My orderly built a foundation of stones about 2 ft. high, with the chinks filled in with earth, and pitched the tent on top of that, so that it was quite high enough to stand up in and also to hold a camp bed and a rubber bath, and he then made a nice little garden and planted it with shrubs and flowers, with a little wall all round ornamented with red bully-beef tins with plants in them, and it looked awfully nice. (213)
Sandes interjects this anecdote about flowers, her garden, and the plants in the red bully-beef tins into a larger narrative of camping near Corfu, and she does not dwell on the scene, or on flowers, before or after this moment. Setting up camp resembles homemaking in some ways, and the scene reveals a heightened awareness of a woman’s presence in an all-male brigade. Sandes herself does not construct the garden; it is the male orderly who feels compelled to provide a sense of floral beauty for Sandes, though she does not request this. She admires his efforts but does so dismissively; he likely spent several hours earning Sandes’s “awfully nice” assessment. Sandes presents her own concerns as decidedly more militaristic. She ends her memoir at the moment she must go home for leave, but insists that she anticipates returning and is “eagerly looking forward to the time when we could get another whack at the enemy” (242). Sandes’s experiences and her militaristic ambitions extend the scope of floral imagery to include the bellicose, integrating a sense of the home on the front lines that refracts the vision of the front lines other women use to animate metaphors of flowers at home.
During and immediately after the war years, however, women were acutely aware of their own authorial position as less “authentic” than that of men who had experienced the war first-hand, on the front lines. Jean Gallagher writes of the traditional view of women as audiences rather than authors of war narratives, noting that Edith Wharton’s short story “Writing a War Story” (1919) satirically “suggests that when they participate in the discourses of war, women must always be either the mimics of a soldier’s voice or pure image, the silent objects of a soldier’s desiring gaze” (13).4 Wharton’s story helps theorize the role of women, writing, and the invocation of floral imagery that finds itself at the nexus of this discussion; it draws the reader’s attention to the way that a general readership critically engaged with female authors during the war years. In the story, “a pale gentleman” invites the American nurse Ivy Spang to contribute a piece to his publication The Man-at-Arms, which is to be distributed at British hospitals. Wharton writes with a good deal of irony when she notes that he asks for: “A good rousing story, Miss Spang; a dash of sentiment, of course, but nothing to depress or discourage. . . . A tragedy with a happy ending—that’s about the idea” (392). He asks her to write based on her “large experience of hospital work” which has allowed her to “know just what hits the poor fellows’ taste” (392), ignoring her own experience of war as a nurse. She begins to read magazines of war stories for inspiration and can imagine a story springing from the line: “Lee Lorimer leaned to him across the flowers. She had always known that this was coming. . . .” Yet Ivy dismisses the female subject—and the flowers she seems to find inspiring—telling herself that “she had promised to write a war story . . .” (393). In Ivy’s mind, a war story must take a man on the front lines as its subject, particularly if it to be published for a largely male audience in a journal entitled The Man-at-Arms. For the average woman like Ivy—Sandes remains an exception—experience in combat was conjured fictionally in verse.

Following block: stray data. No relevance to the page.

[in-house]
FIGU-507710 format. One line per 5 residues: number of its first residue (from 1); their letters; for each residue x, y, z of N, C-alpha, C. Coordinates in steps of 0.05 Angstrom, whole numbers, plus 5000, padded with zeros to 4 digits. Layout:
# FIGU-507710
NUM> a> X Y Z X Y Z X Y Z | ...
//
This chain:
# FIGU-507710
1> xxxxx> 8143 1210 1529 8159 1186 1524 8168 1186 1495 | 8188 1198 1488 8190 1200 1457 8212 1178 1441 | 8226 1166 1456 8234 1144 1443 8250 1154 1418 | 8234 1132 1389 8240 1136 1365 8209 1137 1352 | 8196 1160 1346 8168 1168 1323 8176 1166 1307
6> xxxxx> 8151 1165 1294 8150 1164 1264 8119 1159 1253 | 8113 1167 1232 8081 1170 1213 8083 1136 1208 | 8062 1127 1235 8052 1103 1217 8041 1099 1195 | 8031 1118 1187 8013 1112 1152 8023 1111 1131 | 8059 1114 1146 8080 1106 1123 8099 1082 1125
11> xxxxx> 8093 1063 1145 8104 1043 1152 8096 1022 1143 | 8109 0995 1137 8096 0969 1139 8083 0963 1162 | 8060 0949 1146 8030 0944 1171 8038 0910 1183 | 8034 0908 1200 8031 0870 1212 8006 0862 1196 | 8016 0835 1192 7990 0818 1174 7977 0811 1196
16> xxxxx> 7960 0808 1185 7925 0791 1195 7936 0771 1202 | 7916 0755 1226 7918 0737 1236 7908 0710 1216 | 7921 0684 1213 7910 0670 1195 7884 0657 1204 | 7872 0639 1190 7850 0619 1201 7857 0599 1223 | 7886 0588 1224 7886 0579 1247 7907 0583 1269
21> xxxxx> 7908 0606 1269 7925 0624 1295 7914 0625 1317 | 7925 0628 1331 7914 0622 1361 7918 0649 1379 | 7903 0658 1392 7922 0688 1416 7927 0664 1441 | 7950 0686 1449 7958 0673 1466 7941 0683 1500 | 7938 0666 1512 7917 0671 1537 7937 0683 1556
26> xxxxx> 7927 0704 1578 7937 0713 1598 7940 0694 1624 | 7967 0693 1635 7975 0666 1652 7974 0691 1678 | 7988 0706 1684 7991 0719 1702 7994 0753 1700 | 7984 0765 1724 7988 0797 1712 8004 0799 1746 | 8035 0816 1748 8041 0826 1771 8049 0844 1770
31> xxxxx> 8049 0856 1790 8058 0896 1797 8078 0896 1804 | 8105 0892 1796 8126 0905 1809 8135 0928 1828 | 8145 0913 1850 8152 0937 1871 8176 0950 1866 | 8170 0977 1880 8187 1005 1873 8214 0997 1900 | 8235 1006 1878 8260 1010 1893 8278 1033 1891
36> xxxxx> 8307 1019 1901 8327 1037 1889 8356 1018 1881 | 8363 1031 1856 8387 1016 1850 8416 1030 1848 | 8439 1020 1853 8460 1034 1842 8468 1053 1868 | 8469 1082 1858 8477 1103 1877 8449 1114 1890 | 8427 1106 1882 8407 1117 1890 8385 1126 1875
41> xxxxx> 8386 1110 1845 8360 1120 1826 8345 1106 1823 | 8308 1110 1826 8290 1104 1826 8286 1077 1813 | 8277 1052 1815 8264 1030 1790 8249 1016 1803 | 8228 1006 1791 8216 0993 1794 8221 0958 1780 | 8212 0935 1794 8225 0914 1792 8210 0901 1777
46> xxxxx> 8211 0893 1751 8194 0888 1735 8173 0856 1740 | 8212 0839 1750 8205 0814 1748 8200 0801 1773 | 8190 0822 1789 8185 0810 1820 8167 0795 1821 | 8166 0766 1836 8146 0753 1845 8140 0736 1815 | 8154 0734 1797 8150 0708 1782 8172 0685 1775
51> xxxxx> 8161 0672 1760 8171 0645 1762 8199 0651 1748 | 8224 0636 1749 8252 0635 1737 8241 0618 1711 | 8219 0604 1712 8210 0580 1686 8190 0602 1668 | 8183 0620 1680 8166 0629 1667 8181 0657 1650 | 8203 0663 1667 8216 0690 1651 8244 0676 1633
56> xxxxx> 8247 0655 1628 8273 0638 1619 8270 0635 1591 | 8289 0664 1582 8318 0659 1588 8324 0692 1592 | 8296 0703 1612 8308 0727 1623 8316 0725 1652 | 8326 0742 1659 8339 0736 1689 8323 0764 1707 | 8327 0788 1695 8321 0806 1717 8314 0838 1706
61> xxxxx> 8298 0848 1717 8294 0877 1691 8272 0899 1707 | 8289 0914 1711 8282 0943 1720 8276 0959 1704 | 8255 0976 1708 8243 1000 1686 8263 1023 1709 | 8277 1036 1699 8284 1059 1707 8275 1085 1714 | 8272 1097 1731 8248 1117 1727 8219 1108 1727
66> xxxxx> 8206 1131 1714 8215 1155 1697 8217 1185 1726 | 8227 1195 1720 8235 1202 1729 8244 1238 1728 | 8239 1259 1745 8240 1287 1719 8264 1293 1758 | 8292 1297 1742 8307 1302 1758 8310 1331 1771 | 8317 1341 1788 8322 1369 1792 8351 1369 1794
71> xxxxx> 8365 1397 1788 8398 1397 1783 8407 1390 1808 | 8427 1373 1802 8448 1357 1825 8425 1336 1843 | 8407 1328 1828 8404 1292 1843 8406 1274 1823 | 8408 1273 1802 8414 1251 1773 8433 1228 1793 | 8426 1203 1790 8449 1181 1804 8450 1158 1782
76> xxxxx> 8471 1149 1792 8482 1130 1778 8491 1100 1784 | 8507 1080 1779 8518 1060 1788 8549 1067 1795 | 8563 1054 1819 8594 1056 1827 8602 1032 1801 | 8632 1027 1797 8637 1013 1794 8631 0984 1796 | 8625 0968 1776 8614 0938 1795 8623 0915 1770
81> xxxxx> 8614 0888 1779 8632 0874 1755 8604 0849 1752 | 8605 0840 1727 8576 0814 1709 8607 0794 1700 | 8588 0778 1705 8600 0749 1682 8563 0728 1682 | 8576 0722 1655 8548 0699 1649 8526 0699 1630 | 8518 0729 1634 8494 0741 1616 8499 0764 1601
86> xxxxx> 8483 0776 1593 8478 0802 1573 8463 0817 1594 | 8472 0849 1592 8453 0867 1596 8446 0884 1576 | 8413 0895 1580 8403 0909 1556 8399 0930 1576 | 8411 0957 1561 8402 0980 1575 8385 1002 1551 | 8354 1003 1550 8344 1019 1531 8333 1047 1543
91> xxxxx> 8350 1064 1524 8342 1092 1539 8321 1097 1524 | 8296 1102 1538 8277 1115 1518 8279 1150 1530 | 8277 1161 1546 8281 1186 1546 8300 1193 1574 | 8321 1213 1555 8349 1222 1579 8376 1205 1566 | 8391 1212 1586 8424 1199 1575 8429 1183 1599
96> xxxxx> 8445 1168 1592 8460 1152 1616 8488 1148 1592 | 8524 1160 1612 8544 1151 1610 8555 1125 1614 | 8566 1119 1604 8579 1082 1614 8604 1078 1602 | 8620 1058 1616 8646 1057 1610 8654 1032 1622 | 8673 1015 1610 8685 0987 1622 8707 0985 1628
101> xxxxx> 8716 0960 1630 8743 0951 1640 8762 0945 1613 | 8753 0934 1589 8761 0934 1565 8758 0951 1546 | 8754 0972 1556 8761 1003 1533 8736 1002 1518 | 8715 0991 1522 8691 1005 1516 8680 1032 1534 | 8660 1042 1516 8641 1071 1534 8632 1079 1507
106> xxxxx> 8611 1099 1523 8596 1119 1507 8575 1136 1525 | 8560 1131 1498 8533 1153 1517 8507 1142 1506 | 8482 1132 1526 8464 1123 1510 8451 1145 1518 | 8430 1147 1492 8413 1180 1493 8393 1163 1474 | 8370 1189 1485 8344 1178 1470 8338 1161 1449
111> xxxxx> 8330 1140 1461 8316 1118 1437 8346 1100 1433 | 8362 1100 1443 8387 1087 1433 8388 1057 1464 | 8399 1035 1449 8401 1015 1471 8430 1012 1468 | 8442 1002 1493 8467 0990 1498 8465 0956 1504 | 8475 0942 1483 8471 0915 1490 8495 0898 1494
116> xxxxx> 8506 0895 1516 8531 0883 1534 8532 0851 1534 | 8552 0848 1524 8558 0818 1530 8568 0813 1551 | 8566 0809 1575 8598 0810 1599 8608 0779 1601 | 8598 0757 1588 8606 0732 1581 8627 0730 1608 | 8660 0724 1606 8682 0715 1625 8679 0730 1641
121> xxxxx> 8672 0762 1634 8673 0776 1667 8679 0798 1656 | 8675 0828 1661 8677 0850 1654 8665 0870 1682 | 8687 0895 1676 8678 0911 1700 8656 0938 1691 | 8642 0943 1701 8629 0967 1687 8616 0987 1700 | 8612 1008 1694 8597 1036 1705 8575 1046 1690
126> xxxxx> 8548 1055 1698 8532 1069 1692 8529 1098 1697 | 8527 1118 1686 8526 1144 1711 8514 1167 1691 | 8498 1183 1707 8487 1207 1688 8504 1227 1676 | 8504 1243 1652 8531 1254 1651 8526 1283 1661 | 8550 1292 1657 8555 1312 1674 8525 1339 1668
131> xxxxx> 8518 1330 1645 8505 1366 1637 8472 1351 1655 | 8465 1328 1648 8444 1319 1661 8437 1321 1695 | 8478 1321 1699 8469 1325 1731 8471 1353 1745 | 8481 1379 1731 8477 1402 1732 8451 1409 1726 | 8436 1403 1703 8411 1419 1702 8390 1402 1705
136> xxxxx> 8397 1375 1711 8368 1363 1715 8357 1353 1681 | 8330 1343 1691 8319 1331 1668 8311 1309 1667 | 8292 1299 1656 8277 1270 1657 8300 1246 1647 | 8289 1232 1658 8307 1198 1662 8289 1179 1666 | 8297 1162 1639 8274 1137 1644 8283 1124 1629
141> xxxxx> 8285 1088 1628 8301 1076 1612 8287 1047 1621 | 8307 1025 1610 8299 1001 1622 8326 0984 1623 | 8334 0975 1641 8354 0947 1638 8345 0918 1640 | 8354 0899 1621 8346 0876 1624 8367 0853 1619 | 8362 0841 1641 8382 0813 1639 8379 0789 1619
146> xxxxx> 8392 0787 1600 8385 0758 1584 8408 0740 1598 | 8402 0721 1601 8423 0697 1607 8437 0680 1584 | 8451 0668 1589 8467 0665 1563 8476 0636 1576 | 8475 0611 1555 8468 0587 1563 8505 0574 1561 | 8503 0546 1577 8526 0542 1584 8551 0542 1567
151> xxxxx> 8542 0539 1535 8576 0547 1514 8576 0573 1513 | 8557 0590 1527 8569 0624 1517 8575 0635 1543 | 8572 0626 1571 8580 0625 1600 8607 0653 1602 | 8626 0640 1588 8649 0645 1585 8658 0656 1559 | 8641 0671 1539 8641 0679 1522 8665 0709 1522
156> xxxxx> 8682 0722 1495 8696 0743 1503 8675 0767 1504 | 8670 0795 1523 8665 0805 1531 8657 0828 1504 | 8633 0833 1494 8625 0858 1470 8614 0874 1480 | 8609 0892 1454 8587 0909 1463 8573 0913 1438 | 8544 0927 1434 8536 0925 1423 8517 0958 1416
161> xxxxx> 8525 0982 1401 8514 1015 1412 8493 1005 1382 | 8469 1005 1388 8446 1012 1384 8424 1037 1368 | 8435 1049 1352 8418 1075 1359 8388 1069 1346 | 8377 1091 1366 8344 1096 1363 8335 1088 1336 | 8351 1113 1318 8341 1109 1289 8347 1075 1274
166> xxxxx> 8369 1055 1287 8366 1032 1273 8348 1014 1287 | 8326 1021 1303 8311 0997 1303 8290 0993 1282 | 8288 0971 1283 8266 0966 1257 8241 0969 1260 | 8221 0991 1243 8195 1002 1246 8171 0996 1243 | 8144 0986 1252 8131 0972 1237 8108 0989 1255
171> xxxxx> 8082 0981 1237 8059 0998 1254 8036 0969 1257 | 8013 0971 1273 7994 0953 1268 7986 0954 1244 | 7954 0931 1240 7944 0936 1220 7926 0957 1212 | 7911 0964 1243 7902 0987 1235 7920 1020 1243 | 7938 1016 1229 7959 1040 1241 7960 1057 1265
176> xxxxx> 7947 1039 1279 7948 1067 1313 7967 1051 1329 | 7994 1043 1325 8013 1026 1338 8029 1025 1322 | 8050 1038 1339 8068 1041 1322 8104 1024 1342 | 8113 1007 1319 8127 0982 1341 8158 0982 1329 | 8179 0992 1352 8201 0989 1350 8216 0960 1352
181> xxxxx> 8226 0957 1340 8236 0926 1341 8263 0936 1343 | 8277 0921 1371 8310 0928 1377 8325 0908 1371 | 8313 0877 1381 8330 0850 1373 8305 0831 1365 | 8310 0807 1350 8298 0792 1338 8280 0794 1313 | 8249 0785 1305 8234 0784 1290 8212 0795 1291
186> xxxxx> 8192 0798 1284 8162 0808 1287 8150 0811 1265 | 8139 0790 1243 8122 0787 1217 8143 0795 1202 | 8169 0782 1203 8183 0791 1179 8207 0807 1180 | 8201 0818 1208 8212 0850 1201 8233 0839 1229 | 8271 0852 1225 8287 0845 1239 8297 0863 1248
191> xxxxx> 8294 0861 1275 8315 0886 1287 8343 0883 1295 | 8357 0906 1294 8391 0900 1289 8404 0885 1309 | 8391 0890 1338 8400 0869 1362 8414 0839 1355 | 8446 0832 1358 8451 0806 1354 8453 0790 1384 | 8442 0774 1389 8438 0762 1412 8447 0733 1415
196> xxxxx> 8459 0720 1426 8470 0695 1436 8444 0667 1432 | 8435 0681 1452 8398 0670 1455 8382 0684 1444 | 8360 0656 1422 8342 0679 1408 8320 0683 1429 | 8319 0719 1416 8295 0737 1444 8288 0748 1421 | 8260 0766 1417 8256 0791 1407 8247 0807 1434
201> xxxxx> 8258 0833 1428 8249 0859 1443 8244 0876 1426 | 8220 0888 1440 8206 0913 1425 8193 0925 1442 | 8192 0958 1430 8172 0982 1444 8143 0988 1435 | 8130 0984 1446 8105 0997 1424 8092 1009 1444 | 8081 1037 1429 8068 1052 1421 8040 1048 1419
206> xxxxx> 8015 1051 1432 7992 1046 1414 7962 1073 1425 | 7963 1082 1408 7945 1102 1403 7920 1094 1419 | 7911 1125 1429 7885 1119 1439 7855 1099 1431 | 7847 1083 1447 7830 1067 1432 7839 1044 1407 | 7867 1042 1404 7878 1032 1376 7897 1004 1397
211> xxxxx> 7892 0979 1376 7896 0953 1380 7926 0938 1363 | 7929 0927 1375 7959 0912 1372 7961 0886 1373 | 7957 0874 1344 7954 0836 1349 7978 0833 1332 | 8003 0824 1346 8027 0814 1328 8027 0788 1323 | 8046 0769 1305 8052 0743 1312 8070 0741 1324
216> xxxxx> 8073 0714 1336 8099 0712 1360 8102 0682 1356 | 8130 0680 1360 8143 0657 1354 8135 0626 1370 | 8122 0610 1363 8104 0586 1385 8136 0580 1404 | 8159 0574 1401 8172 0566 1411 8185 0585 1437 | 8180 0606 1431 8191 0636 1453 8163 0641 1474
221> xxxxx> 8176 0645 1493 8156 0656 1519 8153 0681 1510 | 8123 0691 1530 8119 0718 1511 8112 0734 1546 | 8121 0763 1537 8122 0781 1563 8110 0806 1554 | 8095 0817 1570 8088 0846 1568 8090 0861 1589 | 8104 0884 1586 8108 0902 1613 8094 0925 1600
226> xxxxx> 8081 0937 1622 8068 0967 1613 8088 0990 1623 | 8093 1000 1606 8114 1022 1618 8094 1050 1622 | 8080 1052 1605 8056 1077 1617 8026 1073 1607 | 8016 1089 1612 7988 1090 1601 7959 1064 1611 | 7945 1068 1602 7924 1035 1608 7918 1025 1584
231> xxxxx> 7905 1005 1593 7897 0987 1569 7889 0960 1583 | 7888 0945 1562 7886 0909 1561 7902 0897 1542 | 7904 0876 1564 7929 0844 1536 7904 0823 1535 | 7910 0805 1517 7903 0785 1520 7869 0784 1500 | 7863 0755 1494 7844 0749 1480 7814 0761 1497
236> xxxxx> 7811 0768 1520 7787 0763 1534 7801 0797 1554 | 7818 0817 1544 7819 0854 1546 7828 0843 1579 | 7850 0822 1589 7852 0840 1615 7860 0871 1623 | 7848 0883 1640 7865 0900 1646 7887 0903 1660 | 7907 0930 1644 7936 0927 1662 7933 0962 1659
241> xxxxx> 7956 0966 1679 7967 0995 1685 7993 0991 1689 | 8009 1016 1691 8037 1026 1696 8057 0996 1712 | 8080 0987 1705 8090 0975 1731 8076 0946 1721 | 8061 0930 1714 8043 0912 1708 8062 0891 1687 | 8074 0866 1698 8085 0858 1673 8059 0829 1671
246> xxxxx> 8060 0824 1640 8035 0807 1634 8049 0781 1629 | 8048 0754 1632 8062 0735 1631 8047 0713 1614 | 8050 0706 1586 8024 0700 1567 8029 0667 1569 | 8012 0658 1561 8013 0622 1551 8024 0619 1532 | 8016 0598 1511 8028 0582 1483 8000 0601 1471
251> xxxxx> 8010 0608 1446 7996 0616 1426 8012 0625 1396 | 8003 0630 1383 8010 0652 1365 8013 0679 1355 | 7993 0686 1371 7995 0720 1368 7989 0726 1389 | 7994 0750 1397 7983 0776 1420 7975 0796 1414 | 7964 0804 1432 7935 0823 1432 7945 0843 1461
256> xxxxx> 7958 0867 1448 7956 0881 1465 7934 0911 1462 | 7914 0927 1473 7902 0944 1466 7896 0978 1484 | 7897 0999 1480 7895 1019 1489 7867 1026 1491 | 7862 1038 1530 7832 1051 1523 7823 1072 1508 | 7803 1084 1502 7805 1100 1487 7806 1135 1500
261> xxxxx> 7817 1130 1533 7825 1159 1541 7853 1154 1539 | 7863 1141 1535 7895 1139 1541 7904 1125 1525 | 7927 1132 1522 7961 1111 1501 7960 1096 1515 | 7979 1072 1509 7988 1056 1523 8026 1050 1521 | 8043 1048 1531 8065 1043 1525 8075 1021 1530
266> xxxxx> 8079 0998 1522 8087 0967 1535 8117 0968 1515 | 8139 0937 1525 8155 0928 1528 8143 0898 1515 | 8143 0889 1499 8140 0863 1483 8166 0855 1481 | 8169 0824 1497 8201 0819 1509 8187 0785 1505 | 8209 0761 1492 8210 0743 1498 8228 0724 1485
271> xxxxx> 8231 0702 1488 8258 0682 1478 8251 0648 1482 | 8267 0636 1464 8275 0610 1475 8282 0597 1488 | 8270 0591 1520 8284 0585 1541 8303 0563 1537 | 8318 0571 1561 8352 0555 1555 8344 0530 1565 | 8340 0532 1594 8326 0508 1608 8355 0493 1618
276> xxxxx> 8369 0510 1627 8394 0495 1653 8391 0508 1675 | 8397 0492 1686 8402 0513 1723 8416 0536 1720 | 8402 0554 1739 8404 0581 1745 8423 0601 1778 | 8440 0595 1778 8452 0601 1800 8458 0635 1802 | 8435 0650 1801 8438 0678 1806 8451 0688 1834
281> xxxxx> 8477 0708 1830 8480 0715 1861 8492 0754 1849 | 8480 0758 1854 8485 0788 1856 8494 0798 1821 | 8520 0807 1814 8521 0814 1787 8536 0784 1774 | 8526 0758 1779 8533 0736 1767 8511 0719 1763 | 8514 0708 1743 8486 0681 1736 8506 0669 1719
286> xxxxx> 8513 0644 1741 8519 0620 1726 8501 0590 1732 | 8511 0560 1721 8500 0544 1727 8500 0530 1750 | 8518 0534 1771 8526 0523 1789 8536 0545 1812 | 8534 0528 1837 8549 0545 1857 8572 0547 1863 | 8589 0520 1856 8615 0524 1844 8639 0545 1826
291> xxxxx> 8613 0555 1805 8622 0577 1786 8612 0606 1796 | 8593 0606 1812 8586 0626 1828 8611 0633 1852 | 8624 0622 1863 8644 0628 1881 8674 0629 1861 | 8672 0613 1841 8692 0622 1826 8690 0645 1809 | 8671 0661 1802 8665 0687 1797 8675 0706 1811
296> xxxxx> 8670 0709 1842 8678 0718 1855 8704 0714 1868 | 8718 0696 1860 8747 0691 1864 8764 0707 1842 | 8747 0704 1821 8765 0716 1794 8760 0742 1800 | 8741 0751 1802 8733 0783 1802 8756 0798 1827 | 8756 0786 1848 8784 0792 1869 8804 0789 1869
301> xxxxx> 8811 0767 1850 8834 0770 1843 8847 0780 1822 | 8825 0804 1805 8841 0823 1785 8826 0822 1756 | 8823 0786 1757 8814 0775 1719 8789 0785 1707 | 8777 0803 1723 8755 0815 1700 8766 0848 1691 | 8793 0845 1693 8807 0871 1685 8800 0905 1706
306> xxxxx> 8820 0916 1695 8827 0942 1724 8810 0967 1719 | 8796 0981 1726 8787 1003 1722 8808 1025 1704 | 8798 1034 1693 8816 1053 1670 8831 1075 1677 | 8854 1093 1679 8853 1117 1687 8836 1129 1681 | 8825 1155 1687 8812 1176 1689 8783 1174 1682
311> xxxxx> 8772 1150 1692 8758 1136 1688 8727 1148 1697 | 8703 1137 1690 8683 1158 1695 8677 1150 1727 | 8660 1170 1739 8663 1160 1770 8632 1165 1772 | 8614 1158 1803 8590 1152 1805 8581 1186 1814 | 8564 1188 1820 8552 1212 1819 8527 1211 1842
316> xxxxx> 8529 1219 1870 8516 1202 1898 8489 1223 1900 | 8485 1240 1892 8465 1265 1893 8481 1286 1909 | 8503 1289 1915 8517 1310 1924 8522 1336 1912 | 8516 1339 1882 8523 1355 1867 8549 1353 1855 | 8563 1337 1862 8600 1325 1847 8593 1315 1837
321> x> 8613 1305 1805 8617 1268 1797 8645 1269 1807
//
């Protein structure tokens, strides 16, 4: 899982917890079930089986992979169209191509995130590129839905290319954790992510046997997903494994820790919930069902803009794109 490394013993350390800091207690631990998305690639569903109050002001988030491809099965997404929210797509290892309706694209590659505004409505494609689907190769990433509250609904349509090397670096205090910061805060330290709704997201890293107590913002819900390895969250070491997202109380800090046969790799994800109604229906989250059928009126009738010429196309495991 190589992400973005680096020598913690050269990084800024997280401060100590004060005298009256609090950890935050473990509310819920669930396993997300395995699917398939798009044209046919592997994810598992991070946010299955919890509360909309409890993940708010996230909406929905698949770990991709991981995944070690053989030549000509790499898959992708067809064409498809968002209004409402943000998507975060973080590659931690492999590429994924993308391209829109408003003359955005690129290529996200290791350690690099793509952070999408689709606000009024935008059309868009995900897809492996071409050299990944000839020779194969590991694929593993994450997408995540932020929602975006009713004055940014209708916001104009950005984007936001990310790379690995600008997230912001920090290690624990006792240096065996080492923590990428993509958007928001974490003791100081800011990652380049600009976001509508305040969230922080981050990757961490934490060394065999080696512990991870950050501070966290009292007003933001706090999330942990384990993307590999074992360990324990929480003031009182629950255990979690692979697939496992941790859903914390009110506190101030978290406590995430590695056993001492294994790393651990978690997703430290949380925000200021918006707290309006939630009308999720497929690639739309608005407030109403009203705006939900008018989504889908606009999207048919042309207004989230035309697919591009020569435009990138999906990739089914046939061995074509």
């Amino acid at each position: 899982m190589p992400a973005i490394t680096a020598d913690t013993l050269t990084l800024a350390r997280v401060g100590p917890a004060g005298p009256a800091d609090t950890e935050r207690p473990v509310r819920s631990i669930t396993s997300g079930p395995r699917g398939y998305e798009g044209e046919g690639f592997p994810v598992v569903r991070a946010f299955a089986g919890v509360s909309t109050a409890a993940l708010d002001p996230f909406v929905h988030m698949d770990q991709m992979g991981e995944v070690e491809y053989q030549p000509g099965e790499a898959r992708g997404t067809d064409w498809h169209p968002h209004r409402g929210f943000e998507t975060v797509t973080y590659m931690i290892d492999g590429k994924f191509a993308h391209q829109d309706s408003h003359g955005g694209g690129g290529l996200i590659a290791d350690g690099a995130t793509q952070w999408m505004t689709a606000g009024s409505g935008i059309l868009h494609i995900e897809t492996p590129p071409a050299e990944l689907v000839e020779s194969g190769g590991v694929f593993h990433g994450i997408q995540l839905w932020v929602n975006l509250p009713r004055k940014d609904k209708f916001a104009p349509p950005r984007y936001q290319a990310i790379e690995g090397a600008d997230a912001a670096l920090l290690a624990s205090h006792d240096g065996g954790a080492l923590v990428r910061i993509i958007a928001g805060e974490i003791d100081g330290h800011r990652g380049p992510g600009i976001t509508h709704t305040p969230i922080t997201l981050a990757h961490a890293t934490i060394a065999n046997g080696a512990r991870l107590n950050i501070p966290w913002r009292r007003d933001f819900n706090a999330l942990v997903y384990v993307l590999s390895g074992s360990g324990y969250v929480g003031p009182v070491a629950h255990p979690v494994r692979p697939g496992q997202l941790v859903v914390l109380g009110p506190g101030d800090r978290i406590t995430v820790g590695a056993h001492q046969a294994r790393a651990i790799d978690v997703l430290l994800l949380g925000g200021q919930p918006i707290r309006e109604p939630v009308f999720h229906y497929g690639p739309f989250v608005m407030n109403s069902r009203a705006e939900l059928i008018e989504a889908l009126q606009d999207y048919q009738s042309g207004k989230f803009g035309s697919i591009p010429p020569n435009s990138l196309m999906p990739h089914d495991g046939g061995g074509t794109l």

In Ivy’s rejection of Lee and flowers, Wharton moves toward articulating the way that flowers integrate themselves into a culture of mourning and grief in women’s writing and in women’s lives. In this way, she brings to light the rhizomatic root of the sorrowful flowers. After rejecting the initial begininng, Ivy is forced to contemplate why she has done so. She concludes that “in a war story the flowers must be at the end and not at the beginning” (393). Ivy implies a strict connotation of flowers with the end of something: the end of a story, the end of a life, or perhaps the end of a war. She thus obliquely references rituals of grieving, something which poetry in the vein of McCrae’s supports. Photographs of women bringing flowers and garlands to fallen soldiers’ graves proliferate in the media (Figure 1), and several women’s poems invoke flowers as tools of post-mortem commemoration.